In the 18th century (1700-1799) the population of Hungerford nearly doubled, from just over 1,000 to around 2,000 (see Population and Censuses).
In the 17th century, the largest group of workers (43%) [other than farm workers] were involved in the cloth trade. By the 18th century, this was changing, and an increasing number of more specialised skills and trades were developing. The following summary was produced by Julie Shuttleworth from wills and other accounts:
- 1680-1700 mason, currier, butcher, glazier, labourer, tanner.
- 1701-1720 taylor, clothworker, weaver, malster (2), saddler, blacksmith, vintner, painter, fellmonger, mercer, woolcomber
- 1721-1740 baker, collarmaker (2), mason, saddler, wheelwright, grocer, collarmaker, tallow chandler
- 1741-1760 collarmaker, basketmaker, butcher, baker, innholder (2), schoolmaster, saddler, joiner, tanner, pedlar/chapman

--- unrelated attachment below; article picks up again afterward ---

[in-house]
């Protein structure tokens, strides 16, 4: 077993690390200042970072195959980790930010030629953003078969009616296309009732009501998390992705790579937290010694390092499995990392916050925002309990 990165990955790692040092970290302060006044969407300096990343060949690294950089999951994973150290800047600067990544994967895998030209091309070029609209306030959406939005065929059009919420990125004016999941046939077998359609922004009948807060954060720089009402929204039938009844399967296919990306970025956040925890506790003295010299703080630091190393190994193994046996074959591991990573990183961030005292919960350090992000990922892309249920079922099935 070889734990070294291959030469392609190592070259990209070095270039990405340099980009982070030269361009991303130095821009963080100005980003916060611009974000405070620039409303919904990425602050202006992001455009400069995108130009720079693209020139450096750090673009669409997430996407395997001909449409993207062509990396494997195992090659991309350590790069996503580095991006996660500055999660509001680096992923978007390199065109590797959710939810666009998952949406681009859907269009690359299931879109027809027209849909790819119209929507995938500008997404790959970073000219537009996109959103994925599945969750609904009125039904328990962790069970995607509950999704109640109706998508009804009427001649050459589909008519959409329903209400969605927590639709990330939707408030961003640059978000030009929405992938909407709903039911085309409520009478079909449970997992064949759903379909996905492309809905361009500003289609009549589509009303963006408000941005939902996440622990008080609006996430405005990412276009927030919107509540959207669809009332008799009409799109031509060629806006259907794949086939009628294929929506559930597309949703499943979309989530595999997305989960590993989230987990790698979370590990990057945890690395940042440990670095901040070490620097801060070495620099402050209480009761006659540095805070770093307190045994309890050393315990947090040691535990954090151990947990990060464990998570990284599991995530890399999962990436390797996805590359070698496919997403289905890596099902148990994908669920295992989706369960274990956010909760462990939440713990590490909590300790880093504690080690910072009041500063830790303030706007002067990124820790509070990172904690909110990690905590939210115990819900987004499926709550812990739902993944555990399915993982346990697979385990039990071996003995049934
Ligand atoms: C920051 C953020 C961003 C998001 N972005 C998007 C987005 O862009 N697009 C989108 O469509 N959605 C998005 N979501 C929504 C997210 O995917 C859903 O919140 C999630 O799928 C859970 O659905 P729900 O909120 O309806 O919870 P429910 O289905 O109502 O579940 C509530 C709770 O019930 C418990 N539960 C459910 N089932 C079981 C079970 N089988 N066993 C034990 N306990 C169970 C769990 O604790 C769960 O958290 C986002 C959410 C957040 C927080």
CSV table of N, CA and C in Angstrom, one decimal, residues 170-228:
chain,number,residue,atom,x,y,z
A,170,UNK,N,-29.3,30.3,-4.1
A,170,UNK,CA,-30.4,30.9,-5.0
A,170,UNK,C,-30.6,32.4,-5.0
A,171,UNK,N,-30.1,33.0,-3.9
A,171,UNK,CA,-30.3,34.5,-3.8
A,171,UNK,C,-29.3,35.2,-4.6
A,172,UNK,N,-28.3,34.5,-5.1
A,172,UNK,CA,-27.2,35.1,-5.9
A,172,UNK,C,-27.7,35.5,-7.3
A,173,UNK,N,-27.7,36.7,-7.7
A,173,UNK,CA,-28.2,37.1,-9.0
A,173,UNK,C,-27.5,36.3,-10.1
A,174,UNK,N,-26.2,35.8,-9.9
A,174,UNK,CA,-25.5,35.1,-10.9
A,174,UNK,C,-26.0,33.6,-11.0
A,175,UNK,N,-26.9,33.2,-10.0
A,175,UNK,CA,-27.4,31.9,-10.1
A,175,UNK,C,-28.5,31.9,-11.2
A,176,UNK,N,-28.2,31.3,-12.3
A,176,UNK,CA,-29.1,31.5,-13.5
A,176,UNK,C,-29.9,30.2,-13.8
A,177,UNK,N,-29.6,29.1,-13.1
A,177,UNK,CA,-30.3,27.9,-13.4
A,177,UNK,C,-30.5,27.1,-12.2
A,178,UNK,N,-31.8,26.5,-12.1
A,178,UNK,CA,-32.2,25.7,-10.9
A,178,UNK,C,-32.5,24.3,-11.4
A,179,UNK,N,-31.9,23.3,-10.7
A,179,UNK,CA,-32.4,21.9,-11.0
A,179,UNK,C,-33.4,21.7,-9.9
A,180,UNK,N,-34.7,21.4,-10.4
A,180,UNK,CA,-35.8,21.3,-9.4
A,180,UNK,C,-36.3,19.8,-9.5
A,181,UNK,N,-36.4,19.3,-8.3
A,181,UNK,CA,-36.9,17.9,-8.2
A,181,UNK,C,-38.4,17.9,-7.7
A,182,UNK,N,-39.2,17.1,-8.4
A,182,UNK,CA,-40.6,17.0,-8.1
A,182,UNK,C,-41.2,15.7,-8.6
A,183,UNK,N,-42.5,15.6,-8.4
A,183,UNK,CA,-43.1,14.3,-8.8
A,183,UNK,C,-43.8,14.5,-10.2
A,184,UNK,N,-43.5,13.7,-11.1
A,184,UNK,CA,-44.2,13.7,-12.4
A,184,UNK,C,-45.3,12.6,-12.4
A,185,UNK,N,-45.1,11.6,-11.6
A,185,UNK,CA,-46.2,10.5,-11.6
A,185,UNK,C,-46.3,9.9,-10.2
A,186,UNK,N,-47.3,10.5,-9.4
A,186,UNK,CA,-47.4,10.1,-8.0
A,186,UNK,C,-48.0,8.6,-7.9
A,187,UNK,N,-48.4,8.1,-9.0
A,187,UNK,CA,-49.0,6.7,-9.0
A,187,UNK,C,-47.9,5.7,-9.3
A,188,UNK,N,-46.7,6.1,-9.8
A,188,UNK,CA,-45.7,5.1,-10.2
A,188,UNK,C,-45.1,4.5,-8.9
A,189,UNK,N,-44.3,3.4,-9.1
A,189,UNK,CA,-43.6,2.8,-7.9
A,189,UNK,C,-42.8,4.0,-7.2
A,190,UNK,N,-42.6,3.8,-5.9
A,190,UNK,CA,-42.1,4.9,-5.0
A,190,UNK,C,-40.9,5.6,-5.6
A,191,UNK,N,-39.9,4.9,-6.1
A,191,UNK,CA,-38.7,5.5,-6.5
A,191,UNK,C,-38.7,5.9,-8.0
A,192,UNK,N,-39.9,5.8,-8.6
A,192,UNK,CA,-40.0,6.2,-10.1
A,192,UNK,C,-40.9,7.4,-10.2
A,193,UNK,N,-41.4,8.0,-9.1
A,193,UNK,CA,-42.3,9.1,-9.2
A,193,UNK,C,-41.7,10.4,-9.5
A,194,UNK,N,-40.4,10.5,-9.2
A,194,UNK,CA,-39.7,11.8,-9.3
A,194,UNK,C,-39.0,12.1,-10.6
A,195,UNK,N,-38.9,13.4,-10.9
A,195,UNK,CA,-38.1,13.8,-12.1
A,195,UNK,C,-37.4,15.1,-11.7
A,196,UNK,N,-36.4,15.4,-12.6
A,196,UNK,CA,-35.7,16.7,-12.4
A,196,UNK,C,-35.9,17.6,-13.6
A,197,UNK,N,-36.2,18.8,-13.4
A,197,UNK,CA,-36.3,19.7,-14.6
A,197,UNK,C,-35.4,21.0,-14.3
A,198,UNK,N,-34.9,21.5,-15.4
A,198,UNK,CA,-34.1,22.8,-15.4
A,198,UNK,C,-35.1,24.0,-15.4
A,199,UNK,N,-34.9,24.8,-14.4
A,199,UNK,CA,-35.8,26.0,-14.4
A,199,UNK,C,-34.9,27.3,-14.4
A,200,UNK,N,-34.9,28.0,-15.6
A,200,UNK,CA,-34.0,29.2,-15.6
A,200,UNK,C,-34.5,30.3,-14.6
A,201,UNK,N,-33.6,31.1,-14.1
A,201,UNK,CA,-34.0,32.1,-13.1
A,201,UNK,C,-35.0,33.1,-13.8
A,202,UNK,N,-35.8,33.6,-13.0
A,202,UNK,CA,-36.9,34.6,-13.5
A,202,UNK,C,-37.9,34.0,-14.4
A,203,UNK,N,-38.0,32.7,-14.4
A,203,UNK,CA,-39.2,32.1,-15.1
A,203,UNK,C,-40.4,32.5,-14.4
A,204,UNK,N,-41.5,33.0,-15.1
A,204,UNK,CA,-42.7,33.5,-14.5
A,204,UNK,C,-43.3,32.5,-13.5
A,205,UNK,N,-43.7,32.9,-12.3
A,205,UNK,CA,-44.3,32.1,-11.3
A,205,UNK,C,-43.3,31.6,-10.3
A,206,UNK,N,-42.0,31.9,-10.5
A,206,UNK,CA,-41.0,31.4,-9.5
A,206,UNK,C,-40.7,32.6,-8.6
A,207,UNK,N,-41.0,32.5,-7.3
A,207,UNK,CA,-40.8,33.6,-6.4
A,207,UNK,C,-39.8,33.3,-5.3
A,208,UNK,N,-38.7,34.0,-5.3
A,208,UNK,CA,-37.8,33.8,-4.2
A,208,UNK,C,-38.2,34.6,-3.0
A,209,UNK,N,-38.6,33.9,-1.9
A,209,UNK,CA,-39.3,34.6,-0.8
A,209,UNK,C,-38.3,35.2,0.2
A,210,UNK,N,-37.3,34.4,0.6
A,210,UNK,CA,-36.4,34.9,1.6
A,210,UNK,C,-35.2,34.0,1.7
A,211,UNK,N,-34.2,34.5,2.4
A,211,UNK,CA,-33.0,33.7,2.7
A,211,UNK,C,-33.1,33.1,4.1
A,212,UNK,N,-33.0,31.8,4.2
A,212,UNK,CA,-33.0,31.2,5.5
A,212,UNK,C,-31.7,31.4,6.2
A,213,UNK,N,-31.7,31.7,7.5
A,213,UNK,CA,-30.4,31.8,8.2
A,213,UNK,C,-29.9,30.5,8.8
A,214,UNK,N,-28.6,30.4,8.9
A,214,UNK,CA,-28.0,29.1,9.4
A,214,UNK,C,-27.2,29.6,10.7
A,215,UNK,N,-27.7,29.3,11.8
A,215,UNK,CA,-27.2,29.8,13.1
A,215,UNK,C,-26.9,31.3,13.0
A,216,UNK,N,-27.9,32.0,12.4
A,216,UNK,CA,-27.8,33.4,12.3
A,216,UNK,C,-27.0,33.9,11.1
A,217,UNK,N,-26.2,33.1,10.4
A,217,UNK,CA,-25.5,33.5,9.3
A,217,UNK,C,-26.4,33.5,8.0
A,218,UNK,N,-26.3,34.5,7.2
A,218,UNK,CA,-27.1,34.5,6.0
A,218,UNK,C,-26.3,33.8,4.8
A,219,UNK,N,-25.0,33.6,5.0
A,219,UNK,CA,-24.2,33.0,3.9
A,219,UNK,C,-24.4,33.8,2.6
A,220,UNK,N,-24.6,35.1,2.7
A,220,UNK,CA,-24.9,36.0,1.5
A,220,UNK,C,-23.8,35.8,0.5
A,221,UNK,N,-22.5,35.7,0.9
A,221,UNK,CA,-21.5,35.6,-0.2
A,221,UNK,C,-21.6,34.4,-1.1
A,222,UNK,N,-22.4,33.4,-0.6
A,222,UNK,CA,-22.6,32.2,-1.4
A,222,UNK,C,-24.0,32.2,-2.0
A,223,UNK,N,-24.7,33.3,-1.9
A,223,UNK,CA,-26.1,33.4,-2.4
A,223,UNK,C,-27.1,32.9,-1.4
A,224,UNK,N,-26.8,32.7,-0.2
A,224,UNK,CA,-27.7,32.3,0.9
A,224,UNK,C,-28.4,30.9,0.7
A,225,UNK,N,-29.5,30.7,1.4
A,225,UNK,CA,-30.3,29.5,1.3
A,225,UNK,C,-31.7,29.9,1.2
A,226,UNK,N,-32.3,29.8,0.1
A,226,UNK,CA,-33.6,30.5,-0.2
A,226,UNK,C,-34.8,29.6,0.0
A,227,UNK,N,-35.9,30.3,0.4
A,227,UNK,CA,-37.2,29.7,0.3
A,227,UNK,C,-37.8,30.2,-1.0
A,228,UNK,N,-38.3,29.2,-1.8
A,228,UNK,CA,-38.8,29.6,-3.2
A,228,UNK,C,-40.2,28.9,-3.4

- 1761-1780 innholder, glover, malster, victualler (2), wheelwright, hatter, corn chandler
- 1781-1800 staymaker, mercer, dealer in china, cabinet maker, miller, victualler.
For a more complete list of individual named traders, see Named Traders in 18th Century Hungerford.
Inhabitants of Hungerford and their trades, 1795:
A transcribed list of the inhabitants and many of their occupations and trades, transcribed by Eileen Bunt. See Inhabitants of Hungerford and their trades, 1795.
Berkshire Directory, 1796
A fairly comprehensive list of trades and traders was published in the Berkshire Directory, 1796